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Israeli-Palestinian ‘Meeting’ Today in Jordan

New Middle East makes Amman a new center of gravity

Marc Tracy
January 03, 2012
September 2010, the last time there were direct talks.(Lior Mizrahi-Pool/Getty Images)
September 2010, the last time there were direct talks.(Lior Mizrahi-Pool/Getty Images)

When Israeli and Palestinian Authority negotiators met face-to-face today (along with representatives from the Quartet—the United States, the European Union, the United Nations, and Russia), it will be the first instance of “direct talks” since September 2010. Since then, the P.A. has called for further talks only on the condition that Israel suspend building in the West Bank and East Jerusalem (as it still does: lead P.A. negotiator Saeb Erekat—remember when he took the fall for the Palestine Papers and resigned last year?—insists that these are not real talks, as real talks will require a new freeze). Since then, also, the P.A. has to its credit the U.N. membership gambit as well as one failed attempt at reconciliation with Hamas and another that is ongoing. And since then, finally, came the Arab Spring. The meeting’s most relevant aspect might be its location: Amman.

For this, as the New York Times’ Ethan Bronner explains, is really all about Jordan. King Abdullah II is on his fourth prime minister since the Arab Spring began, because he faces the dual threats of a native Islamist movement (kin to Hamas and Egypt’s powerful Muslim Brotherhood) and the majority of his subjects who are Palestinian (he is Hashemite). (Nicolas Pelham published an excellent primer on Abdullah II’s situation last month.) The king wants to be seen as central and important now that Egyptian President Hosni Mubarak, who usually hosted such talks, is out of the picture; wants to empower the more moderate P.A. as compared to Hamas, whose success threatens him both insofar as it emboldens his homegrown Islamist movement and as it increases the chance of a Hamas-run West Bank sharing 60 miles of Jordan’s border; and wishes to advance a Palestinian state in the territories lest the notion that majority-Palestinian Jordan absorb all the Palestinians become more enticing.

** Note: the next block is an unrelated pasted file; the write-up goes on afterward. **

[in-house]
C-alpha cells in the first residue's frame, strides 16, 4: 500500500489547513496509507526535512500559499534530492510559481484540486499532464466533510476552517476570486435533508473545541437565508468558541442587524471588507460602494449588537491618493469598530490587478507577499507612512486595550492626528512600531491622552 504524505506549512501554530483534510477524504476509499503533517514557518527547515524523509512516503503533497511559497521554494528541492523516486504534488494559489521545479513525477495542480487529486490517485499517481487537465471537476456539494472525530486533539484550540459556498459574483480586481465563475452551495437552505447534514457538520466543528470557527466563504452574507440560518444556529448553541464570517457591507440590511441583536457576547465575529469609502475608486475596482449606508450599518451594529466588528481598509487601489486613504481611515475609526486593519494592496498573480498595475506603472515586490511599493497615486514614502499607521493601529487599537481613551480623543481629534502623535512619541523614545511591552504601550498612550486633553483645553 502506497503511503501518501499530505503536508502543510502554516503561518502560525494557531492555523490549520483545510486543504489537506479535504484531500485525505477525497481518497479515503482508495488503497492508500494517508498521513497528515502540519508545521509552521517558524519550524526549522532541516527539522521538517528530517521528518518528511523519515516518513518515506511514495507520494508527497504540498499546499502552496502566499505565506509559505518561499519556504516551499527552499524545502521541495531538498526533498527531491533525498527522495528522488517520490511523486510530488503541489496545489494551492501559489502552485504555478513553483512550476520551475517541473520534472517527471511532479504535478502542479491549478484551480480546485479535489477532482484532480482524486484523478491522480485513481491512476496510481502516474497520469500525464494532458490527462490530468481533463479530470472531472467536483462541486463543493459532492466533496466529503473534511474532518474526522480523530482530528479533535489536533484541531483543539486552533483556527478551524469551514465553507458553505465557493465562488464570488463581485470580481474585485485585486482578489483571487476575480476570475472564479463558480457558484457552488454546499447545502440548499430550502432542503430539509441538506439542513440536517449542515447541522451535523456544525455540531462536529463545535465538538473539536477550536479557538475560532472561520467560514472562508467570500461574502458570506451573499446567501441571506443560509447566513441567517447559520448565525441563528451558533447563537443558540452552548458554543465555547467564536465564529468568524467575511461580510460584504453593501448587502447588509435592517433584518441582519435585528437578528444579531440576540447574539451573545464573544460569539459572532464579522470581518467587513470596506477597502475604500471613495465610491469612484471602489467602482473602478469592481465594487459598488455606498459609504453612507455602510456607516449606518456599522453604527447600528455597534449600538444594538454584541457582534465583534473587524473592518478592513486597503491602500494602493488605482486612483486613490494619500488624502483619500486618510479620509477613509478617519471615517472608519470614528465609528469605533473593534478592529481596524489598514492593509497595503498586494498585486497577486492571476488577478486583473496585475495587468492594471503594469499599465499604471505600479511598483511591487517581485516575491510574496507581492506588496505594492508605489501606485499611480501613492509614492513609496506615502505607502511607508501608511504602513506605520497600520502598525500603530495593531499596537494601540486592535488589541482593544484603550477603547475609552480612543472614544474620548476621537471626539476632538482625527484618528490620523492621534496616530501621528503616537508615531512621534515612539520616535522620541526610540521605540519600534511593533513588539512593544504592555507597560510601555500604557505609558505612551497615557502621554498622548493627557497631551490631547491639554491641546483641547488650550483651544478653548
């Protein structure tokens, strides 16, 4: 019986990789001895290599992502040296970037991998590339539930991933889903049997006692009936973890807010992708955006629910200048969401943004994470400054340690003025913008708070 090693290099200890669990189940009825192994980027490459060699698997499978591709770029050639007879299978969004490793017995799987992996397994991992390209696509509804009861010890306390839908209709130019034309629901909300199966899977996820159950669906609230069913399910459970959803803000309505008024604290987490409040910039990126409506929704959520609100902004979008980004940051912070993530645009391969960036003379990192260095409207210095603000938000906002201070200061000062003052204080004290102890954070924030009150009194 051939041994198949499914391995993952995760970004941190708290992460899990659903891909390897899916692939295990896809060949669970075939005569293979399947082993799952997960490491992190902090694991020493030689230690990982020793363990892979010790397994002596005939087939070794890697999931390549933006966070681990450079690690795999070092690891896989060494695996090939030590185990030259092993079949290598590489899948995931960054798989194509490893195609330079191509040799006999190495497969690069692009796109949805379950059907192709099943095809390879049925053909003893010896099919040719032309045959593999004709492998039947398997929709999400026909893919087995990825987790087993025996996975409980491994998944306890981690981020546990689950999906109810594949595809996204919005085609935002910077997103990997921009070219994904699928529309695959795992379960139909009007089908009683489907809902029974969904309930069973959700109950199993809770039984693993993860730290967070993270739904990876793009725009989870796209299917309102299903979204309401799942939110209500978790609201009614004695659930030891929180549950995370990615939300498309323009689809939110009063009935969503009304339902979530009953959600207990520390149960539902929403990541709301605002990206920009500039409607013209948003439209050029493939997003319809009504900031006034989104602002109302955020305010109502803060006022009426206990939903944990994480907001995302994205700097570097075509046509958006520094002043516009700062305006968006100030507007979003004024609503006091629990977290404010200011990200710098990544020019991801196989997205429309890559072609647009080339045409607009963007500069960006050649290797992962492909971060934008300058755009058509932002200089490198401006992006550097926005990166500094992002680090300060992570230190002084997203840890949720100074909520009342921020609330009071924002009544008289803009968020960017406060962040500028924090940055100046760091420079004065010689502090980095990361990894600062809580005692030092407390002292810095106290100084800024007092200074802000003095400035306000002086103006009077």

So that’s Jordan. You could argue that Israel faces incentives to make this meeting lead to talks, on the theory that a re-elected President Obama will push it as never before, but more likely Prime Minister Netanyahu will wait to see if Obama is re-elected before considering new initiatives. For the same reason, the U.S. is likely to make small statements and take few new risks. The P.A. typically looks for big concessions—the thinking is that these would persuade the Palestinian people that its moderate path is more effective than Hamas’. But right now, the P.A. is also pursuing a more confrontational path, both by trying to establish a unity government with Hamas and, reportedly, going to the U.N. Security Council with complaints about Israeli settlements (it did this last year, too, and a resolution was vetoed by the U.S., as one certainly would be again) and referring Israel’s 2008 invasion of Gaza to the International Criminal Court. In fact, the P.A. had better not come away with anything big, as its rival and potential partner, Hamas, has called for a boycott of the talks. And Hamas has its own patrons: not only a prospective future democratically elected Egyptian government, which would have a heavy Muslim Brotherhood element, but also Prime Minister Erdogan’s Turkey, which over the weekend hosted the head of Hamas’ government in Gaza, who was able to tour the Mavi Marmara.

So, to sum up: all of the relevant players are hemmed in by their own domestic constituencies in ways that all but guarantee no real results and a continuation of the status quo. It must be the new year!

Marc Tracy is a staff writer at The New Republic, and was previously a staff writer at Tablet. He tweets @marcatracy.

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